Our practice must be cultivated.  There is effort involved.  Ask  anyone who has ever tried to cultivate anything, from a potted plant to a massive garden. Aside from pure effort, awareness--skill--is involved.  One has to recognize what grows best in which environment.  I may love pineapple, but if I put all my effort into growing a pineapple in Dutchess County, NY, I have to understand that I cannot be upset if that tropical plant does not want to grow in the current climate. Because this is a long term practice, that self-awareness has to check the ego.  If I am to have a sustained practice, but I push to the point of injury, or try to follow a practice which leaves me frustrated, sore, and dreading the next session, I need to know what I am doing is not working. 

How does one know when their practice is correct?  These verses tell us:  when it is sustainable; when it is done because it is to be done.  If you can commit to practice when no one is looking, and do it smartly (without injury or self-judgement), and do it for 40 days straight, you are on your way.  It does not matter what it is, recall that Patanjali defines yoga as "The cessation of the fluctuations of the mind" not foot behind the head or 6 pack abs.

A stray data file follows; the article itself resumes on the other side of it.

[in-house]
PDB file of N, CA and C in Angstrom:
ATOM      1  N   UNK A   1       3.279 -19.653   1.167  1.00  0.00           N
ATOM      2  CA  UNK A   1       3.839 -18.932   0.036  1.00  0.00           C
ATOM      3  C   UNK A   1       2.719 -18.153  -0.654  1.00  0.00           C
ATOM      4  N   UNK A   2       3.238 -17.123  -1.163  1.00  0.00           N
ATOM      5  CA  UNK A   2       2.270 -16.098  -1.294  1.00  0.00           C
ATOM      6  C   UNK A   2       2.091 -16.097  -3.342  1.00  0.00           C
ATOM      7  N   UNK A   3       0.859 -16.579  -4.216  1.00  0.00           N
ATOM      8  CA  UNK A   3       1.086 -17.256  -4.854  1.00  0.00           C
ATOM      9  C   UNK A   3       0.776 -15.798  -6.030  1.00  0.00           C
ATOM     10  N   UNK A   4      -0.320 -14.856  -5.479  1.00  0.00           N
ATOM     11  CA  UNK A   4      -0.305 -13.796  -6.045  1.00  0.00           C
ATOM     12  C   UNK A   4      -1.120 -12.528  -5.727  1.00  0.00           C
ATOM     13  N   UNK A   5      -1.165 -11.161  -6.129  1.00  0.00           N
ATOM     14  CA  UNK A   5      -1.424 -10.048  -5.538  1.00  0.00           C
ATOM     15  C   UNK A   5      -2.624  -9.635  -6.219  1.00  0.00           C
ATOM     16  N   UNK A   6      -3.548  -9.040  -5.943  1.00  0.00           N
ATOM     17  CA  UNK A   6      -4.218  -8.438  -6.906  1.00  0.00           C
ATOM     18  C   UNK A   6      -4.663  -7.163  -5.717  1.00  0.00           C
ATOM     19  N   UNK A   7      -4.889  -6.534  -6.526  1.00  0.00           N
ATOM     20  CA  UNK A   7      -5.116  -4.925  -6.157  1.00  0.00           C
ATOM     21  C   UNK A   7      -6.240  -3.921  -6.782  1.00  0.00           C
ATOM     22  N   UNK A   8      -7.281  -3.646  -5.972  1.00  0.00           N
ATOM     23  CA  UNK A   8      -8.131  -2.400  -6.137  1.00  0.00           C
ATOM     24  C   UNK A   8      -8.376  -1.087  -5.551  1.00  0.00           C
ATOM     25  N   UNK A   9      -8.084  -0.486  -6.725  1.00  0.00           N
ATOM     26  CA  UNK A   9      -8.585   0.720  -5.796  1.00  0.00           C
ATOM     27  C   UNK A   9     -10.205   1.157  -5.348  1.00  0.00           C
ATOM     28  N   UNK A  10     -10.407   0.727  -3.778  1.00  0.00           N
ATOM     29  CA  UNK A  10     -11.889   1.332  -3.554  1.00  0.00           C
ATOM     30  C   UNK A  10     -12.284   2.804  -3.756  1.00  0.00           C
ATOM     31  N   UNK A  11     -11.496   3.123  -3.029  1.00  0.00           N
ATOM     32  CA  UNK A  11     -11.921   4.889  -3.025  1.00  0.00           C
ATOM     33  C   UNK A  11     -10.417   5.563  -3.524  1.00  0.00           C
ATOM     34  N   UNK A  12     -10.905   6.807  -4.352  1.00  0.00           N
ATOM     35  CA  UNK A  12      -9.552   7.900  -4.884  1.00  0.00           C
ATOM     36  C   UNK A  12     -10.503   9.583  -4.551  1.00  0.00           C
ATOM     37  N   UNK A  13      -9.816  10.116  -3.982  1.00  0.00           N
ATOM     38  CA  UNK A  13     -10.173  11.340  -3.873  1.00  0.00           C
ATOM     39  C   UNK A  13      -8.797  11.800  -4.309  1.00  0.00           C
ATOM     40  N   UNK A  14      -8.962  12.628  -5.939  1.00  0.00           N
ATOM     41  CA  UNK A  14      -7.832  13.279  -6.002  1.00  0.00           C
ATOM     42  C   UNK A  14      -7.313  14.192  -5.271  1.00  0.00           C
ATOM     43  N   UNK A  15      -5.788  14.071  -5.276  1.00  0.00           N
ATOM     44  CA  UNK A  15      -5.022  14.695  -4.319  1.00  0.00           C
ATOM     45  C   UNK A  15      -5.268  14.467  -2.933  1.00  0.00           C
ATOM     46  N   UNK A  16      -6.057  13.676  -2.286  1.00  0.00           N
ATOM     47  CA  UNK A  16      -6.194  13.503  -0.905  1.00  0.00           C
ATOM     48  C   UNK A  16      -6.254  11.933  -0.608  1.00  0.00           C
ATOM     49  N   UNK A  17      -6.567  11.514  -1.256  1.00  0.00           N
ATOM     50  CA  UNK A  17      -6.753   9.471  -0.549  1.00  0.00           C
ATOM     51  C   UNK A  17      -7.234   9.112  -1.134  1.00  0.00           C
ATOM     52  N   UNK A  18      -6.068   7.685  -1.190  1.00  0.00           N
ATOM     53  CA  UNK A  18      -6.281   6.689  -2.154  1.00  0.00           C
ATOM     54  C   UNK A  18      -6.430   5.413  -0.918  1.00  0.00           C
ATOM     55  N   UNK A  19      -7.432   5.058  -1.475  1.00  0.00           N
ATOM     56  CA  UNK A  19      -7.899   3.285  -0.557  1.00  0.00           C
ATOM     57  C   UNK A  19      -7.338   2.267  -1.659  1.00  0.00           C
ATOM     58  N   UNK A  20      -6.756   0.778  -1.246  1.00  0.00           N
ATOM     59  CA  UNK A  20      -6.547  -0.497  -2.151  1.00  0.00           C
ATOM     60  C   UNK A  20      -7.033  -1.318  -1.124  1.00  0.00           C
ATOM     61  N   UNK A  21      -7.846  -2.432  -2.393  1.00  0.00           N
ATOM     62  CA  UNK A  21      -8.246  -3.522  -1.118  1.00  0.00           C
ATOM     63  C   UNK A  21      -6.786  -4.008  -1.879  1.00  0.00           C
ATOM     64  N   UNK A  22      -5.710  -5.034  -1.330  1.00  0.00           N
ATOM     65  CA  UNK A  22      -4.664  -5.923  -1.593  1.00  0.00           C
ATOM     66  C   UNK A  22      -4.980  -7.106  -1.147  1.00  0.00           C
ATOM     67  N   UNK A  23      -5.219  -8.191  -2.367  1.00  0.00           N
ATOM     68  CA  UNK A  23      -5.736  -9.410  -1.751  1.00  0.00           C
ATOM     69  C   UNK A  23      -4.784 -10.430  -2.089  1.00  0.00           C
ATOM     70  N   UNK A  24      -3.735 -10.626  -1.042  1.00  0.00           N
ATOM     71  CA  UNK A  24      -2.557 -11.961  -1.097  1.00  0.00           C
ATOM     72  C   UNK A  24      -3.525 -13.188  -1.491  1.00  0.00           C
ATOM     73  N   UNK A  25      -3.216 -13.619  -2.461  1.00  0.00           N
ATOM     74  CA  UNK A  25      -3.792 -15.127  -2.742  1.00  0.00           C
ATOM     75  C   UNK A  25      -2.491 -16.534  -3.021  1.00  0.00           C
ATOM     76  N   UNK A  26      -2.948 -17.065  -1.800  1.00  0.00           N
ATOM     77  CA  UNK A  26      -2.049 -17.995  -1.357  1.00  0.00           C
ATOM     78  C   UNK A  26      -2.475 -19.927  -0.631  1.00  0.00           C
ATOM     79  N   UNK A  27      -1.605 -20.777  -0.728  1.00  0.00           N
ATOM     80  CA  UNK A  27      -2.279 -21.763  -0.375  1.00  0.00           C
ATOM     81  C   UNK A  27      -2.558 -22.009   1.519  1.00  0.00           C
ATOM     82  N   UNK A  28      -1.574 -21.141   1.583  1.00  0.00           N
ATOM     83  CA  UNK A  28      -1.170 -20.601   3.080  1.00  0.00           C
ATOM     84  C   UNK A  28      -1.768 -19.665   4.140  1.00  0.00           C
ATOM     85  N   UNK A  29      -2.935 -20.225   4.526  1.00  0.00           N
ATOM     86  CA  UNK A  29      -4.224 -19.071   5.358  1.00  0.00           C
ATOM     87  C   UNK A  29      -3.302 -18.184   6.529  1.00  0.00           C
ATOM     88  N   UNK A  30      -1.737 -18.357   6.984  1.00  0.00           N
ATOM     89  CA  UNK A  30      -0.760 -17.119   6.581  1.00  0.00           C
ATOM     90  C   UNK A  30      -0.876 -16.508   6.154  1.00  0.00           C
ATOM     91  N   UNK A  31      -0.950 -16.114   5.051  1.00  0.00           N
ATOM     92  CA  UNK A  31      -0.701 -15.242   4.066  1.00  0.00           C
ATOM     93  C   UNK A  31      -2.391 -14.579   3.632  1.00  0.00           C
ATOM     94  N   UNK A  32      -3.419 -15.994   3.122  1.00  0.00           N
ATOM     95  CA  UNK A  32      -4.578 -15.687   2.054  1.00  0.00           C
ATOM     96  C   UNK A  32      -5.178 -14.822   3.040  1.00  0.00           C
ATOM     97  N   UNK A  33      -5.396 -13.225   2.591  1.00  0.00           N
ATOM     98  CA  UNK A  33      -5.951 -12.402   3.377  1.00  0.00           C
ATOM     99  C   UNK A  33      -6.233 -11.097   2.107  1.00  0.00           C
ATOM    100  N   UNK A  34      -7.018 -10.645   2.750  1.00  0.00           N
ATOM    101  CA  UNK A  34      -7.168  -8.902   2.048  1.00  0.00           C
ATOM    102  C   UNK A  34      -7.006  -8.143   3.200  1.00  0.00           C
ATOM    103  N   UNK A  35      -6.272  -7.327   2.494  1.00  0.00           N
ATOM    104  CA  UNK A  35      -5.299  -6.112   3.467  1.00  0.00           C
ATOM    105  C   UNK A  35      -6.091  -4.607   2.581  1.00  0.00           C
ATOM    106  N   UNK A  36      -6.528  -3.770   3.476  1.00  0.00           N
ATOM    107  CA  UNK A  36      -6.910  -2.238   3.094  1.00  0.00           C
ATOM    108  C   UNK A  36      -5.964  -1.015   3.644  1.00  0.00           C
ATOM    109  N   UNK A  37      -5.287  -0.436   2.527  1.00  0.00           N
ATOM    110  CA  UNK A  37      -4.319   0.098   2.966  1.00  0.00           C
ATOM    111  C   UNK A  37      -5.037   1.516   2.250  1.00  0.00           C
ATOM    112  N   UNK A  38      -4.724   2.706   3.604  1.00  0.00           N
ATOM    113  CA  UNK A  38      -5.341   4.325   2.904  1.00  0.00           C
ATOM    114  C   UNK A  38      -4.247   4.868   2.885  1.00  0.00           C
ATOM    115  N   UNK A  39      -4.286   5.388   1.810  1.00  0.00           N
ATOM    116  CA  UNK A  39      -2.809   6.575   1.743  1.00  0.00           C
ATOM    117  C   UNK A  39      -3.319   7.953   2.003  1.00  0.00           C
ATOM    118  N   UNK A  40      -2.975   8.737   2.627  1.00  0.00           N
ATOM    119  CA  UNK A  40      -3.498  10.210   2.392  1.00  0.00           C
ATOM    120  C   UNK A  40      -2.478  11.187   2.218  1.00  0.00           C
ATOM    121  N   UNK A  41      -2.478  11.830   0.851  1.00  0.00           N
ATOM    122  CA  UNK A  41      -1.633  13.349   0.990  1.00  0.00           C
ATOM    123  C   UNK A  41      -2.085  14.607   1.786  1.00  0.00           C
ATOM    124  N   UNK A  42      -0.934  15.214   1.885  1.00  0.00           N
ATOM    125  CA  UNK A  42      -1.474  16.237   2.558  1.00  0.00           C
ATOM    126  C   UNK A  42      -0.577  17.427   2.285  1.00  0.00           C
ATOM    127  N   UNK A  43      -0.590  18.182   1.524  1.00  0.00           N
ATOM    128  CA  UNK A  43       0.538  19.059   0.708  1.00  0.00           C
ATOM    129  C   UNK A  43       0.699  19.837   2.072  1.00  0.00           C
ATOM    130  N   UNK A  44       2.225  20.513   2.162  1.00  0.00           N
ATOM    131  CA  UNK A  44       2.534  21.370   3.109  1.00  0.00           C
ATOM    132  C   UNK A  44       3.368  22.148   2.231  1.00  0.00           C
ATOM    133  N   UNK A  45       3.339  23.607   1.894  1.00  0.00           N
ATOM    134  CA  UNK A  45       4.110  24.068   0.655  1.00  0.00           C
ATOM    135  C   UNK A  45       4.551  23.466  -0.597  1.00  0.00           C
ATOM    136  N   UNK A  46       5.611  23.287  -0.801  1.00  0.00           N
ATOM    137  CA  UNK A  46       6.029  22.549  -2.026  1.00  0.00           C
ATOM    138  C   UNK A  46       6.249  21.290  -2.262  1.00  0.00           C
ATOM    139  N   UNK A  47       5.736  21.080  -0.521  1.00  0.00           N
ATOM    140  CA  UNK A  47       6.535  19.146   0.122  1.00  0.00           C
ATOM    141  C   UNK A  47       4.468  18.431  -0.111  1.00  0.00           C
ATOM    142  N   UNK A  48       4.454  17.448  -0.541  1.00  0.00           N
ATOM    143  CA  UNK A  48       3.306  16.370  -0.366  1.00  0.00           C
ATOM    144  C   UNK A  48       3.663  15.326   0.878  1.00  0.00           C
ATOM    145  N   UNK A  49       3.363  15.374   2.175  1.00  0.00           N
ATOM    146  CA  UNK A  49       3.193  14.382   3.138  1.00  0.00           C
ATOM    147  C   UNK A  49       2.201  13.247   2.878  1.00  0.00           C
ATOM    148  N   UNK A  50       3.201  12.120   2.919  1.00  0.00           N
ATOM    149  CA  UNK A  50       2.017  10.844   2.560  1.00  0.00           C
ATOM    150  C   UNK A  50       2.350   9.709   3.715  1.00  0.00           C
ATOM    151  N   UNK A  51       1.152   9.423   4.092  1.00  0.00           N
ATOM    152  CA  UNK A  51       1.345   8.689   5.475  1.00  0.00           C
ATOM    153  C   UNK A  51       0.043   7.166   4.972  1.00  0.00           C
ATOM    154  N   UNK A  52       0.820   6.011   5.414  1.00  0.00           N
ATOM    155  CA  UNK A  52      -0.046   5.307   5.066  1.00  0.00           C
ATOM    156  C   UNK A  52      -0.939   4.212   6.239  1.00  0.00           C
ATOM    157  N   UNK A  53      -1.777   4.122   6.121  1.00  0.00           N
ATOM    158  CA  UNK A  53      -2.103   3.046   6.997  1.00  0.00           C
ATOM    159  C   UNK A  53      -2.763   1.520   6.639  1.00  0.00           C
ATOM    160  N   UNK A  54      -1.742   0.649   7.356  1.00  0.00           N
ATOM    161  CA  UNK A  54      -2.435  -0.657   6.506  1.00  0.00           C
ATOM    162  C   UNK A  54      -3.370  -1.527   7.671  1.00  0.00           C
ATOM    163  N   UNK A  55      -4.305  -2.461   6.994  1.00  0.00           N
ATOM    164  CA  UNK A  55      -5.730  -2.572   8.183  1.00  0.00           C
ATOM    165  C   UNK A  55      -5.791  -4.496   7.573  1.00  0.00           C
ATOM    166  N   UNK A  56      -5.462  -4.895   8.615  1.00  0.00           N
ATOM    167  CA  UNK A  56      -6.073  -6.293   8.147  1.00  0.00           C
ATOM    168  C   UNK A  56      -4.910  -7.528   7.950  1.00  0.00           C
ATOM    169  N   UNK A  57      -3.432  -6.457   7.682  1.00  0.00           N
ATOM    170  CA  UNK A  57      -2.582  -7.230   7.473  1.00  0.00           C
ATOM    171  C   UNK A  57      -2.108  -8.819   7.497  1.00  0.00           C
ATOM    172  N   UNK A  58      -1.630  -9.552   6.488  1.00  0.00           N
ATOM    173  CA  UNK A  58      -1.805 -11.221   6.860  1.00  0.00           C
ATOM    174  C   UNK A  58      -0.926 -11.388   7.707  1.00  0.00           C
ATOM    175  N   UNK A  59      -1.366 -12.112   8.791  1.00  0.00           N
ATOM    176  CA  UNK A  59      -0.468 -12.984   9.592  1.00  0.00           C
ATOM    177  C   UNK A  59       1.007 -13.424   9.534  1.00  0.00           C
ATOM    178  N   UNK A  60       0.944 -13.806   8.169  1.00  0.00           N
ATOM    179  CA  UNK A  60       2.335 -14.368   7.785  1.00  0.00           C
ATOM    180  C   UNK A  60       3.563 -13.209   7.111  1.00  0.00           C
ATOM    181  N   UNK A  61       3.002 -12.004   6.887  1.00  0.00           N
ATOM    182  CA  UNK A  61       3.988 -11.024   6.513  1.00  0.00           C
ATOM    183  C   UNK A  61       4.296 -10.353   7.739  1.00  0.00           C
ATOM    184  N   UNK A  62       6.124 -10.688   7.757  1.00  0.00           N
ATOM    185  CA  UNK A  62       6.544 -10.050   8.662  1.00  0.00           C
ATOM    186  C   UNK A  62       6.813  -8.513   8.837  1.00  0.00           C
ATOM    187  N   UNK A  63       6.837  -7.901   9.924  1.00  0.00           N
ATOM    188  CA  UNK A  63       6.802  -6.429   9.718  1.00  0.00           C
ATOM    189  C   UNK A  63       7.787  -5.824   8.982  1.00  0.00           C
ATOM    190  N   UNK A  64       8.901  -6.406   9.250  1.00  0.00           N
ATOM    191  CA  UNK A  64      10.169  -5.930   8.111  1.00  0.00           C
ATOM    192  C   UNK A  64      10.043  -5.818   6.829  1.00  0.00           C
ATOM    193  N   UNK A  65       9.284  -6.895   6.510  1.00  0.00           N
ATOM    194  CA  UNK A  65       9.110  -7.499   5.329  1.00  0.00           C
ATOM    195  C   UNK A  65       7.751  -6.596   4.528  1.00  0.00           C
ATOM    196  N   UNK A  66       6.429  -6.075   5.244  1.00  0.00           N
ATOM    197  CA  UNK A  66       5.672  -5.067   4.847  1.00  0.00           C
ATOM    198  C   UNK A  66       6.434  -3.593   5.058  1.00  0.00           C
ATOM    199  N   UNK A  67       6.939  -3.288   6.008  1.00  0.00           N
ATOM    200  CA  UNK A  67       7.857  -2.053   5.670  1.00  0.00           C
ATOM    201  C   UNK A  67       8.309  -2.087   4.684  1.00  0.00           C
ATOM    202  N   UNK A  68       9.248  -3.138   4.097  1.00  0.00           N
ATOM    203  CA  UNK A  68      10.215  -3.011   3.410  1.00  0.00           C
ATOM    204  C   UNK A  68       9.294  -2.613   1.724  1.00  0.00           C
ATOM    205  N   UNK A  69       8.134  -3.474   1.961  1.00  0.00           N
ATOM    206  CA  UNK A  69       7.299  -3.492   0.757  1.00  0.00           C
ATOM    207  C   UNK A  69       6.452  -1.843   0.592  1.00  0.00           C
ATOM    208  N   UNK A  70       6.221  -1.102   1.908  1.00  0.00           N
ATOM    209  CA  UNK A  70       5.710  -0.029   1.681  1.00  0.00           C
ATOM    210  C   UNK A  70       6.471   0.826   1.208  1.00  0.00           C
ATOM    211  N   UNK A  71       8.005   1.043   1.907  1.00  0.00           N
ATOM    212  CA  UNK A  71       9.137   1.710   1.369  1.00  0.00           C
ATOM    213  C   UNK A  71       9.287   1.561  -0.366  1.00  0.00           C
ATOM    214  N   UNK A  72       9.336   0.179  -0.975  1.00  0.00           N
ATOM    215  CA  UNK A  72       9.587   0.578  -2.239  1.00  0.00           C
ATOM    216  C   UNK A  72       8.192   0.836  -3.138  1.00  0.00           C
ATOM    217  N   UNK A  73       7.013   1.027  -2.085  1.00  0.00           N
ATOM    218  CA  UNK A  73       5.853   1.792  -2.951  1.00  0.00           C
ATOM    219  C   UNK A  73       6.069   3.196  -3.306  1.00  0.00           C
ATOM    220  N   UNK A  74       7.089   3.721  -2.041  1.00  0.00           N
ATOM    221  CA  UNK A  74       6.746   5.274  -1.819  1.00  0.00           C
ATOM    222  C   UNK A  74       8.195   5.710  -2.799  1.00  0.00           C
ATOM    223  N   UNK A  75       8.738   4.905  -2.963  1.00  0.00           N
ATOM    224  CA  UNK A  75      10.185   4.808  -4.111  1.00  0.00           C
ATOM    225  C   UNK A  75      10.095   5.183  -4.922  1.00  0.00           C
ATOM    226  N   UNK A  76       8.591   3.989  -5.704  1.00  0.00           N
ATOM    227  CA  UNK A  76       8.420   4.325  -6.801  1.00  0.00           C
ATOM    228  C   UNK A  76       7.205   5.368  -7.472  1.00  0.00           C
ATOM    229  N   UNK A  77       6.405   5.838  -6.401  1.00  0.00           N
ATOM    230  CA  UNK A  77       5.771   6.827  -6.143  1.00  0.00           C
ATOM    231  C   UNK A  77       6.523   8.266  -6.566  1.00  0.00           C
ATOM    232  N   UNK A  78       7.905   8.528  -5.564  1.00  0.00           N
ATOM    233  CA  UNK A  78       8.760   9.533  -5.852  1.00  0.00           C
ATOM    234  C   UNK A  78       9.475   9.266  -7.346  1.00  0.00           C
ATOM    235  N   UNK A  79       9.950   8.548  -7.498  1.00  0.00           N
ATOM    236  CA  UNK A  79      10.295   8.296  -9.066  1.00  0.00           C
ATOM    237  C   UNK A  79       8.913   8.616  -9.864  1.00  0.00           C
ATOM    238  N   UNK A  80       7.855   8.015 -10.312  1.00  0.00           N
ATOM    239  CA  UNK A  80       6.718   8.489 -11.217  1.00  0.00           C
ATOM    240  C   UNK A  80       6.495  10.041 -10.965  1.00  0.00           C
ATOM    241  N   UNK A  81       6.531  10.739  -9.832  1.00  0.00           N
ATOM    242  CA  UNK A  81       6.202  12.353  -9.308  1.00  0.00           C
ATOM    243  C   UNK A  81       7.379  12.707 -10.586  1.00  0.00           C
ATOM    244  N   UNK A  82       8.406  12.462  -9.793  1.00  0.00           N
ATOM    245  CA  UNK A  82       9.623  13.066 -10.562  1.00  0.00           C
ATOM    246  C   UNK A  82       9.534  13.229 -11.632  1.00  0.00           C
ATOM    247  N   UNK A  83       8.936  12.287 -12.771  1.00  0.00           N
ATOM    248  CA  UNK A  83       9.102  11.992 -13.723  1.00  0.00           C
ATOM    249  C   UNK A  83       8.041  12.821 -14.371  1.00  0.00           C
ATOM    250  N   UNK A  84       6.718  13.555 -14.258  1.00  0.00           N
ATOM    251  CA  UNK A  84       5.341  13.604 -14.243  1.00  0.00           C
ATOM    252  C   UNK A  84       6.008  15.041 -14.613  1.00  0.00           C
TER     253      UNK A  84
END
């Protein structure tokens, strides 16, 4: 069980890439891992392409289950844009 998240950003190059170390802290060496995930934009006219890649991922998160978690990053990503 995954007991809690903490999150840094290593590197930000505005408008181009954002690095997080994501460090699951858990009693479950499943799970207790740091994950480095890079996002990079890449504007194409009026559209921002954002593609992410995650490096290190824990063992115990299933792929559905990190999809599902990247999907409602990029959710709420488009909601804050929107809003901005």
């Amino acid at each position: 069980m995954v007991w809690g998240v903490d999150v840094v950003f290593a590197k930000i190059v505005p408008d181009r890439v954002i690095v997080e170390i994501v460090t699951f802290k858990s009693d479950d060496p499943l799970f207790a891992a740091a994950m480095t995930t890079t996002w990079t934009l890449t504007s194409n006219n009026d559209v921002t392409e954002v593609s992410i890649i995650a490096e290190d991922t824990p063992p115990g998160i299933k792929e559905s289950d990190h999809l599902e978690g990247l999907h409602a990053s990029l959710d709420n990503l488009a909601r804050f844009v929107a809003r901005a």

The beginner student says: "I WANT to do that."
The intermediate student says "Sure, I'll do that."
The advanced student says "I shouldn't do that."

Work with your teacher and your self to find a practice which is right for YOU, that you can do skillfully and continuously for a long time.

Monday, April 18, 2011

Hanuman Jayanti

As promised, the best story that I know:

Bhajelo Ji Hanumaan! Bhajelo Ji Hanumaan!

Oh Friend! Sing the praises of Hanuman!

Shree Guru charana saroja raja,
Nija manu mukuru sudhaari

Having polished the mirror of my heart with the dust on my Guru’s lotus feet

Baranaun Raghubara bimala jasu,
Jo daayaku phala chaari

I sing the pure fame of the best of the Raghus, which bestows the Four Fruits of Life (Dharma, Artha, Kama, Moksha)

Budhi heena tanu jaanike,
Sumiraun pavana kumara

Knowing this body to be devoid of intelligence, I recall the Son of the Wind

Bala budhi vidya dehu mohin,
Harahu kalesa bikaara

Grant me the strength, wit, and wisdom, and remove my sorrows and shortcomings

Seeyaavara Raamachandra pada Jai Sharanam

Hail the refuge of the feet of Sita’s bridegroom, Ramachandra

1.Jaya Hanumaana gyaana guna saagara,
Jaya Kapeesha tihun loka ujaagara

Victory to Hanuman, ocean of wisdom and virtue,
Hail Monkey Lord, illuminator of the three worlds

2. Raama doota atulita bala dhaamaa,
Anjani putra Pavanasuta naama

Ram’s emissary abode of matchless power,
Anjani’s son named Son of the Wind

3. Mahaabeera birkama bajarangee,
Kumati nivaara sumati ke sangee

Great hero mighty as a thunderbolt,
Remover of evil thoughts and companion to the good